The Seattle Times asked King County Executive candidates where they stood on Referendum 71.
Constantine said he strongly supports the law and would vote to approve R-71. “It’s a question of basic fairness,” he said. “I believe we should treat people the same regardless of sexual orientation.” He said he would also support legal marriage for same-sex couples, but said the political climate isn’t right for that step just yet in Washington state.
Yes, Hutchison said, she would vote to approve R-71. “I believe it was an appropriate action by the Legislature, so I’m going to vote for it,” she said. She declined to elaborate on reasons for her support, saying she was trying to focus on issues “that really matter to the King County executive race.” But, she added, it’s valid to discuss R-71 because it is on the ballot.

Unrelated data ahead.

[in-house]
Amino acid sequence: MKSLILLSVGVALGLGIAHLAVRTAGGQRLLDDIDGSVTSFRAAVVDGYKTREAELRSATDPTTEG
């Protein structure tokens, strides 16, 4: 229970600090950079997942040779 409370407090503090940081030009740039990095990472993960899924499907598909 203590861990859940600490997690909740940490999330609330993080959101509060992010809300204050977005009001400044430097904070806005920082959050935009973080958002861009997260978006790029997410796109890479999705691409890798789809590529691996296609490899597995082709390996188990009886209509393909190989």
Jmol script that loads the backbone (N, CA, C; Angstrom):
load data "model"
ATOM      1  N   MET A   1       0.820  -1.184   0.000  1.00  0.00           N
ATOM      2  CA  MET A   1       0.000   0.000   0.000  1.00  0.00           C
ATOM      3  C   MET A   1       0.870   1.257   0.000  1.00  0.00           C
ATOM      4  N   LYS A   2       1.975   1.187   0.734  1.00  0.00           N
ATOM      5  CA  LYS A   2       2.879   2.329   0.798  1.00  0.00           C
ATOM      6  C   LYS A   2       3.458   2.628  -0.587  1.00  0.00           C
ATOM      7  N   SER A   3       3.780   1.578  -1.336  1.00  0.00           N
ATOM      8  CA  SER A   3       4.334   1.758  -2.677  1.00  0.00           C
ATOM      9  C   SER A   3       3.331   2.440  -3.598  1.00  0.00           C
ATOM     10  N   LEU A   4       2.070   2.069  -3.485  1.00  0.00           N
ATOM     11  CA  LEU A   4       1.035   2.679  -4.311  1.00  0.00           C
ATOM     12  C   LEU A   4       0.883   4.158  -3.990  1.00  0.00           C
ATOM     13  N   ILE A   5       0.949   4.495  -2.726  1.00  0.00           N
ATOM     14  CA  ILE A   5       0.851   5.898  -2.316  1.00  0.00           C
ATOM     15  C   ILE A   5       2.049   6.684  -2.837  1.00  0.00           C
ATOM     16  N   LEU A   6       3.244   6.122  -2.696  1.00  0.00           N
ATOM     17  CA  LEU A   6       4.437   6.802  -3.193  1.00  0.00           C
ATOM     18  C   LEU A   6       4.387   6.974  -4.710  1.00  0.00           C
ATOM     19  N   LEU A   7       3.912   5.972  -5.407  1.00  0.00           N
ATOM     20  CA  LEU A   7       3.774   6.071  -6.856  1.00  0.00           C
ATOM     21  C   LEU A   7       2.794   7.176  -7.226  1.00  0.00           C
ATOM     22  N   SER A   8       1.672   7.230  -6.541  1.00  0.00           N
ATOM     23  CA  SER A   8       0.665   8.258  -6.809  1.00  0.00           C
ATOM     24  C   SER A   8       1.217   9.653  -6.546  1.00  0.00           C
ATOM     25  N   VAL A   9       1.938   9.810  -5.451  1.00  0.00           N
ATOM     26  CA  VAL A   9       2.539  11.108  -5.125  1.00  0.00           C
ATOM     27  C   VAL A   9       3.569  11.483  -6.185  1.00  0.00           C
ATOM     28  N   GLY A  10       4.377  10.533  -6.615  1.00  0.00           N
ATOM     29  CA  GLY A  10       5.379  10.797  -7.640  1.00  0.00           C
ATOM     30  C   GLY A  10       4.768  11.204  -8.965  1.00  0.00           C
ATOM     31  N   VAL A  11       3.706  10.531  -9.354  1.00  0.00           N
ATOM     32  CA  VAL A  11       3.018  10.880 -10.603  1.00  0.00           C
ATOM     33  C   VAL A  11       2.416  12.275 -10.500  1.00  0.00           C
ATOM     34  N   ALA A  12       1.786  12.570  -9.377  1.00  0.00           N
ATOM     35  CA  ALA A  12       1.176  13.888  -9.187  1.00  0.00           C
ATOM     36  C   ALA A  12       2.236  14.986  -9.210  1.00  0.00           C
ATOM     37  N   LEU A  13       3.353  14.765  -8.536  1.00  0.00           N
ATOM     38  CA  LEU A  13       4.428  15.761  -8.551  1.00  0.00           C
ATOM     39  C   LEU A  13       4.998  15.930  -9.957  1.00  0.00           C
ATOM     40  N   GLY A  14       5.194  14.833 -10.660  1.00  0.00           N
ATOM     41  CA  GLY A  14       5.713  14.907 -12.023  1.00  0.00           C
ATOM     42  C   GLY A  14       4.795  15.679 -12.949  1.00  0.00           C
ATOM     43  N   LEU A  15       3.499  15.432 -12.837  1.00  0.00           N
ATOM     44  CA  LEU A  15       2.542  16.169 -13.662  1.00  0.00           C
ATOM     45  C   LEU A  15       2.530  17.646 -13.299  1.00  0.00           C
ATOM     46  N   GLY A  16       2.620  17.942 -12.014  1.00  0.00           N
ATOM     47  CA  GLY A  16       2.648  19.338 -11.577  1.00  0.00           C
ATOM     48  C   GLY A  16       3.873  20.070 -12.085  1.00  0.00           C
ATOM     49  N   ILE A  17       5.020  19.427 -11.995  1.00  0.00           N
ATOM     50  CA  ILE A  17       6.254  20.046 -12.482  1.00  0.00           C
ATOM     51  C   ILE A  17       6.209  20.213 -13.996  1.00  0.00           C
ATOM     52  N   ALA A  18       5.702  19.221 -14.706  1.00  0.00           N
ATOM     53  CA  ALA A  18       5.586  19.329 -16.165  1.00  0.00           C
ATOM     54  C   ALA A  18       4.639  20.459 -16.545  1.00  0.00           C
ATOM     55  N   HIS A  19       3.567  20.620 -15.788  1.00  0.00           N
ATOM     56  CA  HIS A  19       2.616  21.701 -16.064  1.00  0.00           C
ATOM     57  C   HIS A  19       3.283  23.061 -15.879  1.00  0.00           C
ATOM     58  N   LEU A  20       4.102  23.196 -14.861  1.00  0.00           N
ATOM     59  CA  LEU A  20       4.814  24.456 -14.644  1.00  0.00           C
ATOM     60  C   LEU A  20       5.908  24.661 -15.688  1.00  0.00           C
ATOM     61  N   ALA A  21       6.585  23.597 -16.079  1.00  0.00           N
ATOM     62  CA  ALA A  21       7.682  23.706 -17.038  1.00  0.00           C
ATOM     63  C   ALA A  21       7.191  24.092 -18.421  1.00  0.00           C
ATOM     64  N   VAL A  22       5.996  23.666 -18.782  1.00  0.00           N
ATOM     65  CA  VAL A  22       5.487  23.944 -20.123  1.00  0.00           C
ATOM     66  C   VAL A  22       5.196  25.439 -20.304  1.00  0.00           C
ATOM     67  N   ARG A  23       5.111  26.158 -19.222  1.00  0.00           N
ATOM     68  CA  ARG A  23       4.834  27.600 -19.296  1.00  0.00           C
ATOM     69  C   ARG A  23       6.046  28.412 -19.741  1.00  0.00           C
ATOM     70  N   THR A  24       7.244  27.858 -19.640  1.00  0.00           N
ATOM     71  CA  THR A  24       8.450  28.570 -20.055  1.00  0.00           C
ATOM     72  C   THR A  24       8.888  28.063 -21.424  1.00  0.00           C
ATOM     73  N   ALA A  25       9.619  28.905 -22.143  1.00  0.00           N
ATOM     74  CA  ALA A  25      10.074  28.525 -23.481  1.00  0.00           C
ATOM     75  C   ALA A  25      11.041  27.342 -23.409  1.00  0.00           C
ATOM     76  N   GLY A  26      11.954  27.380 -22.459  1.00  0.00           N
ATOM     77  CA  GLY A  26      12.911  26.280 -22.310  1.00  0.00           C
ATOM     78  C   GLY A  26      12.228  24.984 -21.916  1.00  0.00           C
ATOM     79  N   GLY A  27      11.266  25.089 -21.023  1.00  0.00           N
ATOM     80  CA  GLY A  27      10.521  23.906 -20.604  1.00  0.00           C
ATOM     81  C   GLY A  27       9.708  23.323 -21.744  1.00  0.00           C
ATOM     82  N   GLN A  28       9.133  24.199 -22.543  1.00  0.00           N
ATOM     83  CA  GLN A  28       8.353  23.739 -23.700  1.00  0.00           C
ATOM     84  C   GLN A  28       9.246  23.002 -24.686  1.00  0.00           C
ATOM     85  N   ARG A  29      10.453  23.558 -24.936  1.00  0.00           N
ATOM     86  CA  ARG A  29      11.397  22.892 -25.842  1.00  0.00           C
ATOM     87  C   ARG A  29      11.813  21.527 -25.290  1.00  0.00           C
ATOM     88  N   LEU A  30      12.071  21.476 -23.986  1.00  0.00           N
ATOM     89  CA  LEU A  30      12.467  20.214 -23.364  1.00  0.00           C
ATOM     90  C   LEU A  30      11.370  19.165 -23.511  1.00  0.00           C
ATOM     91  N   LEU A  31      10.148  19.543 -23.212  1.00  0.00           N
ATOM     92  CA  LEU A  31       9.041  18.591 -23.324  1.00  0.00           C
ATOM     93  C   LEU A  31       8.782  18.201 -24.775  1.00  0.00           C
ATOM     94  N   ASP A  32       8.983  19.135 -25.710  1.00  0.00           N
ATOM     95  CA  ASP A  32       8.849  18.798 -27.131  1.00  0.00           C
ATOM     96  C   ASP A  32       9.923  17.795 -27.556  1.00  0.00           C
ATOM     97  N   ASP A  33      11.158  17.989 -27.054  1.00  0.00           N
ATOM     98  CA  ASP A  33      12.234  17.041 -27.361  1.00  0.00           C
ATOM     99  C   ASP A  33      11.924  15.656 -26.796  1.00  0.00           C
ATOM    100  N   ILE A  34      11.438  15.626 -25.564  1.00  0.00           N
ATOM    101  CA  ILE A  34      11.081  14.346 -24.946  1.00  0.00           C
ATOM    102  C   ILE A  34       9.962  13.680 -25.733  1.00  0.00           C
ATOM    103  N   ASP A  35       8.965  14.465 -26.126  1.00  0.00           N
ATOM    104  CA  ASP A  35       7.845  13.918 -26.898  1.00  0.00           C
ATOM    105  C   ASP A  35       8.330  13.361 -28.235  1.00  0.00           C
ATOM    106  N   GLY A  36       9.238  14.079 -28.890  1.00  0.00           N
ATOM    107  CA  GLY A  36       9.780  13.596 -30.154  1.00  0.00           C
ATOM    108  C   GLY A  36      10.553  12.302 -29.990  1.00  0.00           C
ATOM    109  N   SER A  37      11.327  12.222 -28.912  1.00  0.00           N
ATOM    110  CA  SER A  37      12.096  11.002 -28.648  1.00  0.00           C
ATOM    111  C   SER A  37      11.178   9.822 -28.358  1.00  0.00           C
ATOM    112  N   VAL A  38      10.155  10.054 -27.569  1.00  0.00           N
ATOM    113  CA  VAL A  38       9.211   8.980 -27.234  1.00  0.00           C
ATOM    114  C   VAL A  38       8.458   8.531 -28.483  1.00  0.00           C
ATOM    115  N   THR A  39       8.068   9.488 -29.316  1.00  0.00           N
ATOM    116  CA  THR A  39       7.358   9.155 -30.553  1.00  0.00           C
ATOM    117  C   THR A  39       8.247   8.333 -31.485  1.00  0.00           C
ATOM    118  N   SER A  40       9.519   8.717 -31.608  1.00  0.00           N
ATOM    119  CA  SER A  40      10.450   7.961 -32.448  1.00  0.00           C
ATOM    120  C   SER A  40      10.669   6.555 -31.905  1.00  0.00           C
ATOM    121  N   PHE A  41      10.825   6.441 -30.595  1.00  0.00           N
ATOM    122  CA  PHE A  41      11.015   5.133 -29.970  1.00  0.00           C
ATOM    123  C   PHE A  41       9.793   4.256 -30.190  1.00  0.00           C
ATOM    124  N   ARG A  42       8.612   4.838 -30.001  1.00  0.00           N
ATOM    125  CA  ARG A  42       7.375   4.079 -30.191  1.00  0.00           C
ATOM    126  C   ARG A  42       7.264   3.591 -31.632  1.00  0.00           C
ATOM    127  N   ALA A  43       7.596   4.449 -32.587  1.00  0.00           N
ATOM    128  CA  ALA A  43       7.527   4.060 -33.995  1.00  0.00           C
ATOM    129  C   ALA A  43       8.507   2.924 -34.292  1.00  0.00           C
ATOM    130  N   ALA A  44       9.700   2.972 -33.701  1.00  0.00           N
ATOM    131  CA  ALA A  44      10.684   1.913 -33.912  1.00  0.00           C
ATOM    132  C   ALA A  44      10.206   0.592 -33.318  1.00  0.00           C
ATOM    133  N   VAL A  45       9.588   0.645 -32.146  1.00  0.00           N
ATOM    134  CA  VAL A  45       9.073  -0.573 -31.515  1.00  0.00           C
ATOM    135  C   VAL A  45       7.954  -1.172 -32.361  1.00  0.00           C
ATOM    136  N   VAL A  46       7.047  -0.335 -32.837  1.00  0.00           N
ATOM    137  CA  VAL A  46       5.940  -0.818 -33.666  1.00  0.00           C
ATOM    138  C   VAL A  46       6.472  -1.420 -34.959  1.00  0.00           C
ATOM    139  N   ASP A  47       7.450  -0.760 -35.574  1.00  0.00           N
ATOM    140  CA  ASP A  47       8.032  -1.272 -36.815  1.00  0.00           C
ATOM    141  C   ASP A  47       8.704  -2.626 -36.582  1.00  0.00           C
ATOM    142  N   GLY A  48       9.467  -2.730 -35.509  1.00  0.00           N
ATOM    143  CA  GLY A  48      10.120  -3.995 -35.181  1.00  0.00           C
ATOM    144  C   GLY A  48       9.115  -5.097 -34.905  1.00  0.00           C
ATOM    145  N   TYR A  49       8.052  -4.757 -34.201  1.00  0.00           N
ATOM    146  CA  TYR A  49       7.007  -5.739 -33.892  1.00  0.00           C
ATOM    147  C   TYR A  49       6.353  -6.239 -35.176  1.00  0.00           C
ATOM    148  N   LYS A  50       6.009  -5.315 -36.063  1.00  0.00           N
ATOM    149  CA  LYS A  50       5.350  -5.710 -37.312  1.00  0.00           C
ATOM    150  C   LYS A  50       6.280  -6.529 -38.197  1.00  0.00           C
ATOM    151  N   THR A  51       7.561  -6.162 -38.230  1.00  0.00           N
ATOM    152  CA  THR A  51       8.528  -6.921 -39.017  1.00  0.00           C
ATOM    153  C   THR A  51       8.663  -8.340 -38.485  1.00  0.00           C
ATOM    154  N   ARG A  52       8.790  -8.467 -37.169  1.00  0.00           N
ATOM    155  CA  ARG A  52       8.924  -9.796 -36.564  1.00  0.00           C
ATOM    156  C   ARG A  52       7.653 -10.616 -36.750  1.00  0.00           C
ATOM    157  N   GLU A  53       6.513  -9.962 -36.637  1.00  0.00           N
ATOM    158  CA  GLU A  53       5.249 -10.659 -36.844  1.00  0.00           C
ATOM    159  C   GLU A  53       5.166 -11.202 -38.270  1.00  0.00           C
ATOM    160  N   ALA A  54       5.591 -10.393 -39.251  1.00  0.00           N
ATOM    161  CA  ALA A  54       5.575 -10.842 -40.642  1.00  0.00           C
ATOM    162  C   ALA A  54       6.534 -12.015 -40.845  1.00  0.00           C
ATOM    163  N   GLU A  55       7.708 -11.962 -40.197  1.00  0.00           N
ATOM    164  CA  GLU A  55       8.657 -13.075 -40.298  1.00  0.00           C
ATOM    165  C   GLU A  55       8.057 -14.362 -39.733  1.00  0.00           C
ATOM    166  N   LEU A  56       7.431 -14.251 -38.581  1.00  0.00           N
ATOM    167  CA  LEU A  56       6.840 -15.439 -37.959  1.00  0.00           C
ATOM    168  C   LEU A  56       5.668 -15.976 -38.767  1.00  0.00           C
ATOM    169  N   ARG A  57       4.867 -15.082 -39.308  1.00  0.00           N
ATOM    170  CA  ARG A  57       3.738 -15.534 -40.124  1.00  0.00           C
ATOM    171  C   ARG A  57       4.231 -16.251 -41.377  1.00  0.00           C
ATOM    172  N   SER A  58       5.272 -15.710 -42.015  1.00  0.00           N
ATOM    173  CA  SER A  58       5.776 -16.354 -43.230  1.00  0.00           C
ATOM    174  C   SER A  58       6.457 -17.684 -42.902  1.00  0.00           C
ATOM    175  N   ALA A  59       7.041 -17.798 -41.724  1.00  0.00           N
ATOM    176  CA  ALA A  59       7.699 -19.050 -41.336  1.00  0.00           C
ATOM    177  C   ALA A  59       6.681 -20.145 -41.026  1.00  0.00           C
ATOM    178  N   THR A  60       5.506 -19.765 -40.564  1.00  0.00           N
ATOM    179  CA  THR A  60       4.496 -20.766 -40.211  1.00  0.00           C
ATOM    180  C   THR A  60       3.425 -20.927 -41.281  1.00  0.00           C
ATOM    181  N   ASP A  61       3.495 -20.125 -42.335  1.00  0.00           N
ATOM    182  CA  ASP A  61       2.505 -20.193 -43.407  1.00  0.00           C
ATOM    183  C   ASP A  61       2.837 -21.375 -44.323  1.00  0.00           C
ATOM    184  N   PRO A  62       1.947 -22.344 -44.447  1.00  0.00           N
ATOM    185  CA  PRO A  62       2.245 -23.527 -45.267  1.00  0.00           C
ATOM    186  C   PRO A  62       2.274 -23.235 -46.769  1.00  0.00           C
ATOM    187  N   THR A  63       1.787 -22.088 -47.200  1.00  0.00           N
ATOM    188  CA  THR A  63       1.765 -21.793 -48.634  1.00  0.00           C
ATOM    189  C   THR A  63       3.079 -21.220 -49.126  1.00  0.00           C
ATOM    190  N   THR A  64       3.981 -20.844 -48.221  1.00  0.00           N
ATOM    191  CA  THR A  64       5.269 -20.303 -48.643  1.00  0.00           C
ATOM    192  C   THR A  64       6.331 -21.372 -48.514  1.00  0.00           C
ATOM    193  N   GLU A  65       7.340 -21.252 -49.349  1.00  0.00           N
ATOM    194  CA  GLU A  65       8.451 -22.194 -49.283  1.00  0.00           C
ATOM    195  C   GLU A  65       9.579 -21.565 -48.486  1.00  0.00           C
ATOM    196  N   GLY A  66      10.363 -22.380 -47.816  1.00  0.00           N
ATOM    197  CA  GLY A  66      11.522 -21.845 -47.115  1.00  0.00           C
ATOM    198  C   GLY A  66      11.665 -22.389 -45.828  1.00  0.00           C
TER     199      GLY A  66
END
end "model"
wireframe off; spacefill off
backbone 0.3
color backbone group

Constantine said he disagrees with the ruling by U.S. District Court Judge Benjamin Settle to keep the names private. “Democracy depends on transparency, and I don’t think transparency should be eroded,” he said. Anyone who used those records to threaten or intimidate petitioners should be brought to justice, he said, “but that doesn’t mean we should hide the information.” Hutchison said she believes the names of petitioners should be kept private. Protecting petitioners from threats and preserving a robust initiative process is paramount, she said. “It’s important we uphold the right to referendum without intimidation. Next year it might be a different topic, it may be brought by different interest groups, and I think all people should have freedom to petition without intimidation.”
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